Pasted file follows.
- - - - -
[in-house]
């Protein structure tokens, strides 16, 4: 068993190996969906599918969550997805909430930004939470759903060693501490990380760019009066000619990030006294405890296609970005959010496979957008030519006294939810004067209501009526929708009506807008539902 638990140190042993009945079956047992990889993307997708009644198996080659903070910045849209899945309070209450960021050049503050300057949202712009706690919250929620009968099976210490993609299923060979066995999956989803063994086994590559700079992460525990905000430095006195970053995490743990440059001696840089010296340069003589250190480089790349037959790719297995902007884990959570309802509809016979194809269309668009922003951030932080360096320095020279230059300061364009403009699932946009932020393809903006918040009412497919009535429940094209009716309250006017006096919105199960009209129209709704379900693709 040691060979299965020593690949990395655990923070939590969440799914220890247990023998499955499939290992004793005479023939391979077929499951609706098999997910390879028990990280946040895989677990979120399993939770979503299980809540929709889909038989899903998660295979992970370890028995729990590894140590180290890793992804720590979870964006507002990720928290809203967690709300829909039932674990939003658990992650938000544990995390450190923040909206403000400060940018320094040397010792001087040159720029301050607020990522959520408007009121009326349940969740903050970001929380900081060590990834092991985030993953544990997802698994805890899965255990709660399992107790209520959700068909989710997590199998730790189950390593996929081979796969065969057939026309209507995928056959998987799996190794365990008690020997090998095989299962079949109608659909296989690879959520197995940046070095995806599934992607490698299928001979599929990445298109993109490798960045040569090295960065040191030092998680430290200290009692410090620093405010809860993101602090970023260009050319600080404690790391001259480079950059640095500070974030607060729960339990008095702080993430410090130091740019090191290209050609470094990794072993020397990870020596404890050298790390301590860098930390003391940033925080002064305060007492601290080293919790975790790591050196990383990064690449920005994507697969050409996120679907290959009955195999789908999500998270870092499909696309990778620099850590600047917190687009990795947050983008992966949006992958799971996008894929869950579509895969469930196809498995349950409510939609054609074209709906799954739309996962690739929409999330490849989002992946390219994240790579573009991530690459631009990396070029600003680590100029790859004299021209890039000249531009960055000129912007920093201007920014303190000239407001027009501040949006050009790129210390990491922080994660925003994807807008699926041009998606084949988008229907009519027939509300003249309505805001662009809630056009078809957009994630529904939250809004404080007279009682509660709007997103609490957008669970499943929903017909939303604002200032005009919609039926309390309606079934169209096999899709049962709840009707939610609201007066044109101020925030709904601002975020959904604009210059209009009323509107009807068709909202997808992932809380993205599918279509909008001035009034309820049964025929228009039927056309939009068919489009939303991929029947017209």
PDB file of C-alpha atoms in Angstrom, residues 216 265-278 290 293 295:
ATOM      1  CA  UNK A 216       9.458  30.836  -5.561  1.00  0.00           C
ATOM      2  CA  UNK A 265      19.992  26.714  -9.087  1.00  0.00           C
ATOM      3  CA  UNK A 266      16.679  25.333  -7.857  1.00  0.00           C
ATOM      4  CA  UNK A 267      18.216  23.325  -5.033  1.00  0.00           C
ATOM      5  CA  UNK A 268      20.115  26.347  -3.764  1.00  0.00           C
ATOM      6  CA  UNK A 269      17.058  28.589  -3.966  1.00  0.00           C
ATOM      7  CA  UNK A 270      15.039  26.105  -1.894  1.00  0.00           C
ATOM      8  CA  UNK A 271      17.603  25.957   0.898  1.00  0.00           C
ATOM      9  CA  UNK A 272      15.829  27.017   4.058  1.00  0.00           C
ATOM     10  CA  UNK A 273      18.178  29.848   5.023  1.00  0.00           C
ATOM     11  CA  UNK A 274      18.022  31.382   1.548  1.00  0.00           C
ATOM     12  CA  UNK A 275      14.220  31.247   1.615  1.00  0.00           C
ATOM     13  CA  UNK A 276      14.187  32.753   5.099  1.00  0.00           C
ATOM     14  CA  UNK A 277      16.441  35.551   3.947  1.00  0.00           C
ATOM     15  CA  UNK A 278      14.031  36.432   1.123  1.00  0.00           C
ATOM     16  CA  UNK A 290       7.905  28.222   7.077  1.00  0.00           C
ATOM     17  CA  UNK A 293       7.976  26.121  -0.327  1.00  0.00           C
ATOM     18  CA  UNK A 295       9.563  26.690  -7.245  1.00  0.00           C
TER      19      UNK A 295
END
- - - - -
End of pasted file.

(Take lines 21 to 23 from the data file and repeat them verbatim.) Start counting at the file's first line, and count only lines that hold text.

ATOM     18  CA  UNK A 295       9.563  26.690  -7.245  1.00  0.00           C
TER      19      UNK A 295
END